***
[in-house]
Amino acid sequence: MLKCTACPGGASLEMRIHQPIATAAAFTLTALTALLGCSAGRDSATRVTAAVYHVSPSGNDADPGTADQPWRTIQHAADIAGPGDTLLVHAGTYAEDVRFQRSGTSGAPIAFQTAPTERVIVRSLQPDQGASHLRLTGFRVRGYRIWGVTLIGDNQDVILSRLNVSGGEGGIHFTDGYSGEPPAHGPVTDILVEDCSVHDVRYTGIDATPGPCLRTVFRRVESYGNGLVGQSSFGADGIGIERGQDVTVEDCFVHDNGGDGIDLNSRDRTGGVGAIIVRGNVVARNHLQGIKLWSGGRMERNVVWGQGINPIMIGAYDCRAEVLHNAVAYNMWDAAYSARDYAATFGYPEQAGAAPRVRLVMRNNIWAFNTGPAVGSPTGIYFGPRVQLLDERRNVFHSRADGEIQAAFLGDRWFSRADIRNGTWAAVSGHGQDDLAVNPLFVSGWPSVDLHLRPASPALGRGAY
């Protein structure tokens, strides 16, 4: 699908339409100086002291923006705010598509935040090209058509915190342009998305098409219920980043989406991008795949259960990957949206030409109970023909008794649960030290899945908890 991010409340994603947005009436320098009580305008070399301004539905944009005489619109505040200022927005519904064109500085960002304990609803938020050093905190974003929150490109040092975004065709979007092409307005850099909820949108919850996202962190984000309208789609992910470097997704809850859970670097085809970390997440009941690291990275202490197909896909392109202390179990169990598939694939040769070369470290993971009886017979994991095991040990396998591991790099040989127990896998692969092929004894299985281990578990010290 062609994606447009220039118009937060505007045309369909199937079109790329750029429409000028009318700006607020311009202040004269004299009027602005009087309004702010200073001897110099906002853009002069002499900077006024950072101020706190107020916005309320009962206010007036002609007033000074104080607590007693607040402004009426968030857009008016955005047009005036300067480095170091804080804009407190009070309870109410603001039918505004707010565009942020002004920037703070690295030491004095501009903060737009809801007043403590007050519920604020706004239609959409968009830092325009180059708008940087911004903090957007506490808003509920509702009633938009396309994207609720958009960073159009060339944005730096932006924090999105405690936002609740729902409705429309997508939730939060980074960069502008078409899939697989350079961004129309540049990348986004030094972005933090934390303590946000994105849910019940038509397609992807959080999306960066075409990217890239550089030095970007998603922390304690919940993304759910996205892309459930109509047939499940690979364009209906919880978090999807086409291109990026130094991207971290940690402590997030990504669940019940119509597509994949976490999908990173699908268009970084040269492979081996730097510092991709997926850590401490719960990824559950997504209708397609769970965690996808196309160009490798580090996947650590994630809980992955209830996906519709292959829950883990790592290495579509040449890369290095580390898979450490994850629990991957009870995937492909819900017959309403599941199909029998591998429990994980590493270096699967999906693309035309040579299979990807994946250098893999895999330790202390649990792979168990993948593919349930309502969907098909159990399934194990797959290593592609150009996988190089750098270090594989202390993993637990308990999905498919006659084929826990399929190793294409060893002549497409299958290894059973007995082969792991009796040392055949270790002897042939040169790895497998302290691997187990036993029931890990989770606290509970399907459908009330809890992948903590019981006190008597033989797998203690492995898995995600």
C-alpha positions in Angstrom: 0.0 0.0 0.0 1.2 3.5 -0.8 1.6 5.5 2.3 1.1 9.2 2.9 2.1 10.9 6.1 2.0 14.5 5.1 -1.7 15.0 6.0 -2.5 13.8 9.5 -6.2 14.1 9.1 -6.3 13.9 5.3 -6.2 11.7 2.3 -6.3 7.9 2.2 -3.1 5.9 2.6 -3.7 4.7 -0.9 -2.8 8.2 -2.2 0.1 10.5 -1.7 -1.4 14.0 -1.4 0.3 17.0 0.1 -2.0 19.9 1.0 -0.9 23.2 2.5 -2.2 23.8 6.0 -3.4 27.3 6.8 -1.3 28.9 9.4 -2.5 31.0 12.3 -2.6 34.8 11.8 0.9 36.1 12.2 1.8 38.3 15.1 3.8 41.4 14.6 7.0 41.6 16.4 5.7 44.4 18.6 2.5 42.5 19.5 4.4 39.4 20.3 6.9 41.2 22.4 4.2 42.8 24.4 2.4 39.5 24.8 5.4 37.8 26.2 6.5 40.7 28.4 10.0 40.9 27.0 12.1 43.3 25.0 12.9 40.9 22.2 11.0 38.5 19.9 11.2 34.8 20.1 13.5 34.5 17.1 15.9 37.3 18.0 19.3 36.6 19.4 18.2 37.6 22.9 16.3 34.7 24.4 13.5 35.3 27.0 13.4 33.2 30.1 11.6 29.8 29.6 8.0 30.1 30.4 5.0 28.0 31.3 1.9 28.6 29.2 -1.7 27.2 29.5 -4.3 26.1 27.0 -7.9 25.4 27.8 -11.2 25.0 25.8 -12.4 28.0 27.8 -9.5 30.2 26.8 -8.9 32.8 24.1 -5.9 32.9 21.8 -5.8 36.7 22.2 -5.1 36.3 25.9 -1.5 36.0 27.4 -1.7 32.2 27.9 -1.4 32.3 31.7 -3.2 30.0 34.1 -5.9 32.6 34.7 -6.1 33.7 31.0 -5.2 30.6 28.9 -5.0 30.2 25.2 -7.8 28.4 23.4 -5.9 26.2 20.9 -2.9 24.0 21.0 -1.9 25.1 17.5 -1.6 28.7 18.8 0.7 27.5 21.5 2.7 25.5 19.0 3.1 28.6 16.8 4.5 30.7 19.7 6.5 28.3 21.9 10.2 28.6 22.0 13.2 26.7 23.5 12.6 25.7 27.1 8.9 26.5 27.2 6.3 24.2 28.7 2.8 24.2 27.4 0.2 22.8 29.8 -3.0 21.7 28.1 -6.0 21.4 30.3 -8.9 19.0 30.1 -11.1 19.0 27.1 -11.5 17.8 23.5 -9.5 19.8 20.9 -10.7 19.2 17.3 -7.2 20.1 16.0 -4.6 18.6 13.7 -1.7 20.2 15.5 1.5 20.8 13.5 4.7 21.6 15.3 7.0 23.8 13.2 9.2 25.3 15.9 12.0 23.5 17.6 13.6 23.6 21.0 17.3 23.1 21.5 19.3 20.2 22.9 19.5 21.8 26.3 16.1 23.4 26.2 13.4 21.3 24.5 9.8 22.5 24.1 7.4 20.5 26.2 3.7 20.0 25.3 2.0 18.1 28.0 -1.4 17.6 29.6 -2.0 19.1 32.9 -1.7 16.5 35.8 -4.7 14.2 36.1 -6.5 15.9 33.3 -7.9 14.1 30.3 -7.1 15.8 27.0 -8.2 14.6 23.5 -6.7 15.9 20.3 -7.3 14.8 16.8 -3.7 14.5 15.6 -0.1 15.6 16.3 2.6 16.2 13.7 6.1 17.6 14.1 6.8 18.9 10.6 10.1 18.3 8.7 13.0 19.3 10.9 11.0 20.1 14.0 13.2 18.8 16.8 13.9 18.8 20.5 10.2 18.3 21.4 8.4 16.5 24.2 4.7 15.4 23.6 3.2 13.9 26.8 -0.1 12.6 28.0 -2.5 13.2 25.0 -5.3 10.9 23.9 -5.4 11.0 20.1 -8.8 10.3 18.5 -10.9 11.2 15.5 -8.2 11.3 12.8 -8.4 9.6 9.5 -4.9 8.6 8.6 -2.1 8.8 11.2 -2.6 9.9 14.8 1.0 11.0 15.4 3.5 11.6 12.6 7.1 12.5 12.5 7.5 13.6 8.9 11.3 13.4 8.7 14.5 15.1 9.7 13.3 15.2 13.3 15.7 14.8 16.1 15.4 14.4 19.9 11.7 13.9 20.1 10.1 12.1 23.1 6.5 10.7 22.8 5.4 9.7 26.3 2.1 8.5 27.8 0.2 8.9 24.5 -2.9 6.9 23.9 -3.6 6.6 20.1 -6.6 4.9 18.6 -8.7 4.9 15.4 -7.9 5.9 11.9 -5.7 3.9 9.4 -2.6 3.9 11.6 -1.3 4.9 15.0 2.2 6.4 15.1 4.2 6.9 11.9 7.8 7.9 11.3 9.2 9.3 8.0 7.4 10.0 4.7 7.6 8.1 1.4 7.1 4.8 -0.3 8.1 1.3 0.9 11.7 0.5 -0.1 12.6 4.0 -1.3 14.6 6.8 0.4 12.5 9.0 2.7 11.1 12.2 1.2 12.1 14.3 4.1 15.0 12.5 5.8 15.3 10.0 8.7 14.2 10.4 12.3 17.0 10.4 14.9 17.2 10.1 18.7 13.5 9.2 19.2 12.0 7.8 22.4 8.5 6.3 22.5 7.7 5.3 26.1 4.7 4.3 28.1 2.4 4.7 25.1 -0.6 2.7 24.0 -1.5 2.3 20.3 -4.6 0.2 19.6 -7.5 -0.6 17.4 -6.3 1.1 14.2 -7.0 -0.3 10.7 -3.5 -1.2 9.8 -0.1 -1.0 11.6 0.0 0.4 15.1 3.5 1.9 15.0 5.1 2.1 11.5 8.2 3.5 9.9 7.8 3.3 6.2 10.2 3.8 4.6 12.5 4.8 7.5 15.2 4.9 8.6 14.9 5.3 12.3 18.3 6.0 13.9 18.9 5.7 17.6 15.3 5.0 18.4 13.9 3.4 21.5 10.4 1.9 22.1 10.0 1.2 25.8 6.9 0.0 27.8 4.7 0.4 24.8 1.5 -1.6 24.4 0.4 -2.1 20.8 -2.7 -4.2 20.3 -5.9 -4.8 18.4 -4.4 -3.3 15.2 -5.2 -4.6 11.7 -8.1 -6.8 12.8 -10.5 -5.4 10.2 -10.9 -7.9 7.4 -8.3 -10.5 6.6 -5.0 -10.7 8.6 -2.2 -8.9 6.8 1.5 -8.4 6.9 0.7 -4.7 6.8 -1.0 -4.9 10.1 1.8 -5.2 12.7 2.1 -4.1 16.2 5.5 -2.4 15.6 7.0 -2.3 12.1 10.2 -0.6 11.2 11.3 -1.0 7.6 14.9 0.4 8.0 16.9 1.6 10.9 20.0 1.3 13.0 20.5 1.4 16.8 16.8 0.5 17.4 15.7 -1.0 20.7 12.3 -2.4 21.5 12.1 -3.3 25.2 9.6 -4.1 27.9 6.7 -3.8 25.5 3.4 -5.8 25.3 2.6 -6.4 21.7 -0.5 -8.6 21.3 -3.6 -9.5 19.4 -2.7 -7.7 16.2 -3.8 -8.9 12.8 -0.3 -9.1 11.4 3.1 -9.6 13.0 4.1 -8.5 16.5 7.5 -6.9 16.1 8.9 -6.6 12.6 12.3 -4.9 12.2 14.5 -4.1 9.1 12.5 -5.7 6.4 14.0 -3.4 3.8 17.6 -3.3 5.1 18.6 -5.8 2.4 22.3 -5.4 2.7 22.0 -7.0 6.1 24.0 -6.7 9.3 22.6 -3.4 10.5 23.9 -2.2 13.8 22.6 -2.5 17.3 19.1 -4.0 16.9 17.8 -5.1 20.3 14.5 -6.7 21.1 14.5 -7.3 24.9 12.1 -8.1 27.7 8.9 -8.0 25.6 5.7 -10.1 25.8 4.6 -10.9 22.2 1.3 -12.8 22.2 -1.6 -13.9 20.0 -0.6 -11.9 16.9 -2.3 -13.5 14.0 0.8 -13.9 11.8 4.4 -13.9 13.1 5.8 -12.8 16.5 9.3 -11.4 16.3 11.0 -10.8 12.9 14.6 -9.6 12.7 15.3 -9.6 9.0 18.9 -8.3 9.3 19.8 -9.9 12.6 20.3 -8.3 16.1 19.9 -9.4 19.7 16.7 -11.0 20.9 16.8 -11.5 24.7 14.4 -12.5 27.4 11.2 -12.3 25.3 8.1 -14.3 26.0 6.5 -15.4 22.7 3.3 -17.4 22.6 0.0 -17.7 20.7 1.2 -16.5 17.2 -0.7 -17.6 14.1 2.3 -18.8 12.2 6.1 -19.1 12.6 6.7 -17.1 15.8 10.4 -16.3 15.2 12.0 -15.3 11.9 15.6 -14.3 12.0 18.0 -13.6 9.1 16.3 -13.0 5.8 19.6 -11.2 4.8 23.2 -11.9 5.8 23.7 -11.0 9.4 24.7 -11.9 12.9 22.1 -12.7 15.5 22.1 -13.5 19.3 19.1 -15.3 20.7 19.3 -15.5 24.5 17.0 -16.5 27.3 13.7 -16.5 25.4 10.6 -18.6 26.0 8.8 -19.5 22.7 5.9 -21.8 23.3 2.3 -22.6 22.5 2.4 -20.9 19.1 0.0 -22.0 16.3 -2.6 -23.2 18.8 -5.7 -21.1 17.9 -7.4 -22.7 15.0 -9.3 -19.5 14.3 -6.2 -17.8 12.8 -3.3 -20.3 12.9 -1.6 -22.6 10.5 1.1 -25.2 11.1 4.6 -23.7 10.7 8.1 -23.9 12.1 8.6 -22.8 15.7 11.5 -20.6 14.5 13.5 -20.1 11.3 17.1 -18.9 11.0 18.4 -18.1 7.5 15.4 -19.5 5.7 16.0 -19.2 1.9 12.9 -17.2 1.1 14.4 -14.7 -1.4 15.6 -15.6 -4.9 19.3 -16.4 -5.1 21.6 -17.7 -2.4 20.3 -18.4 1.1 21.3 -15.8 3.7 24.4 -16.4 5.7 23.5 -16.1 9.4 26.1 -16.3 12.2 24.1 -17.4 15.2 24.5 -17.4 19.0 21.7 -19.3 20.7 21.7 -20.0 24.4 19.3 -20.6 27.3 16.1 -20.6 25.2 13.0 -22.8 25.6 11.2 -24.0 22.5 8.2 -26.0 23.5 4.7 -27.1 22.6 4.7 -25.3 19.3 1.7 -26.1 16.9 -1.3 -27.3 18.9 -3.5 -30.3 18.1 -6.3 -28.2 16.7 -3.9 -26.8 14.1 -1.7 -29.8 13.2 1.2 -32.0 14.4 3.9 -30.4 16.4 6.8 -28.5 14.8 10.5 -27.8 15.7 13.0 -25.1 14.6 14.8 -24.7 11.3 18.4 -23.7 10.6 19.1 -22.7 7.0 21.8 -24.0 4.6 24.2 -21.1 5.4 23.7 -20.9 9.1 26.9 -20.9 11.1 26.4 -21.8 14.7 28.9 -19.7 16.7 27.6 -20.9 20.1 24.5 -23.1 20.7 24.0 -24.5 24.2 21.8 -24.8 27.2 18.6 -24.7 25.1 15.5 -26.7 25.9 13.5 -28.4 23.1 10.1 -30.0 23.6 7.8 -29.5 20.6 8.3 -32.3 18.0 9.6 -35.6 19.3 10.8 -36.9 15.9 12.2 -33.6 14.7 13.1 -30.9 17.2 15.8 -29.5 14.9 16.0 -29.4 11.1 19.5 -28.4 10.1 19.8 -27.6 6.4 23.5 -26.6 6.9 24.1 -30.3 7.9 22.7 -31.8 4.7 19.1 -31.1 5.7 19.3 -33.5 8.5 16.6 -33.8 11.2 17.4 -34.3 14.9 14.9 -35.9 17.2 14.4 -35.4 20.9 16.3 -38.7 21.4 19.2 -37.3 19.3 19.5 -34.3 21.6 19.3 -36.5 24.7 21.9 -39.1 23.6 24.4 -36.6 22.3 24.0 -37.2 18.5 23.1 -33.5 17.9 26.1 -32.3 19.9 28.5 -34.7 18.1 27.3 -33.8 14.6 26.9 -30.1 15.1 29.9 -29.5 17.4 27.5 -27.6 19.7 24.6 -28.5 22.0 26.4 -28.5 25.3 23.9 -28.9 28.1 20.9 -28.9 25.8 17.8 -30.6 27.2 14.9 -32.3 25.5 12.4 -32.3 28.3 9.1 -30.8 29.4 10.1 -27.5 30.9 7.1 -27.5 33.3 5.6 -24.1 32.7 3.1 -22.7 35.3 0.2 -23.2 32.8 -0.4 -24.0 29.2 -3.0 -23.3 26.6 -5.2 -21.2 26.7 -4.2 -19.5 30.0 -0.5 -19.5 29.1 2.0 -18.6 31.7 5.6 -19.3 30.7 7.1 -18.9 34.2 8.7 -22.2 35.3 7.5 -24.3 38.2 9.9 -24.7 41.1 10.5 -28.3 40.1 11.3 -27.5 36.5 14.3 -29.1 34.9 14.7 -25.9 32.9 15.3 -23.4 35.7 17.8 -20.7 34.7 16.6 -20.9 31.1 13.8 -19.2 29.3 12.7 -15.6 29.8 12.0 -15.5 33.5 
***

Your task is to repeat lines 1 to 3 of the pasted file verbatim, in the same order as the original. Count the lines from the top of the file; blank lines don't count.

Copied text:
[in-house]
Amino acid sequence: MLKCTACPGGASLEMRIHQPIATAAAFTLTALTALLGCSAGRDSATRVTAAVYHVSPSGNDADPGTADQPWRTIQHAADIAGPGDTLLVHAGTYAEDVRFQRSGTSGAPIAFQTAPTERVIVRSLQPDQGASHLRLTGFRVRGYRIWGVTLIGDNQDVILSRLNVSGGEGGIHFTDGYSGEPPAHGPVTDILVEDCSVHDVRYTGIDATPGPCLRTVFRRVESYGNGLVGQSSFGADGIGIERGQDVTVEDCFVHDNGGDGIDLNSRDRTGGVGAIIVRGNVVARNHLQGIKLWSGGRMERNVVWGQGINPIMIGAYDCRAEVLHNAVAYNMWDAAYSARDYAATFGYPEQAGAAPRVRLVMRNNIWAFNTGPAVGSPTGIYFGPRVQLLDERRNVFHSRADGEIQAAFLGDRWFSRADIRNGTWAAVSGHGQDDLAVNPLFVSGWPSVDLHLRPASPALGRGAY
């Protein structure tokens, strides 16, 4: 699908339409100086002291923006705010598509935040090209058509915190342009998305098409219920980043989406991008795949259960990957949206030409109970023909008794649960030290899945908890 991010409340994603947005009436320098009580305008070399301004539905944009005489619109505040200022927005519904064109500085960002304990609803938020050093905190974003929150490109040092975004065709979007092409307005850099909820949108919850996202962190984000309208789609992910470097997704809850859970670097085809970390997440009941690291990275202490197909896909392109202390179990169990598939694939040769070369470290993971009886017979994991095991040990396998591991790099040989127990896998692969092929004894299985281990578990010290 062609994606447009220039118009937060505007045309369909199937079109790329750029429409000028009318700006607020311009202040004269004299009027602005009087309004702010200073001897110099906002853009002069002499900077006024950072101020706190107020916005309320009962206010007036002609007033000074104080607590007693607040402004009426968030857009008016955005047009005036300067480095170091804080804009407190009070309870109410603001039918505004707010565009942020002004920037703070690295030491004095501009903060737009809801007043403590007050519920604020706004239609959409968009830092325009180059708008940087911004903090957007506490808003509920509702009633938009396309994207609720958009960073159009060339944005730096932006924090999105405690936002609740729902409705429309997508939730939060980074960069502008078409899939697989350079961004129309540049990348986004030094972005933090934390303590946000994105849910019940038509397609992807959080999306960066075409990217890239550089030095970007998603922390304690919940993304759910996205892309459930109509047939499940690979364009209906919880978090999807086409291109990026130094991207971290940690402590997030990504669940019940119509597509994949976490999908990173699908268009970084040269492979081996730097510092991709997926850590401490719960990824559950997504209708397609769970965690996808196309160009490798580090996947650590994630809980992955209830996906519709292959829950883990790592290495579509040449890369290095580390898979450490994850629990991957009870995937492909819900017959309403599941199909029998591998429990994980590493270096699967999906693309035309040579299979990807994946250098893999895999330790202390649990792979168990993948593919349930309502969907098909159990399934194990797959290593592609150009996988190089750098270090594989202390993993637990308990999905498919006659084929826990399929190793294409060893002549497409299958290894059973007995082969792991009796040392055949270790002897042939040169790895497998302290691997187990036993029931890990989770606290509970399907459908009330809890992948903590019981006190008597033989797998203690492995898995995600």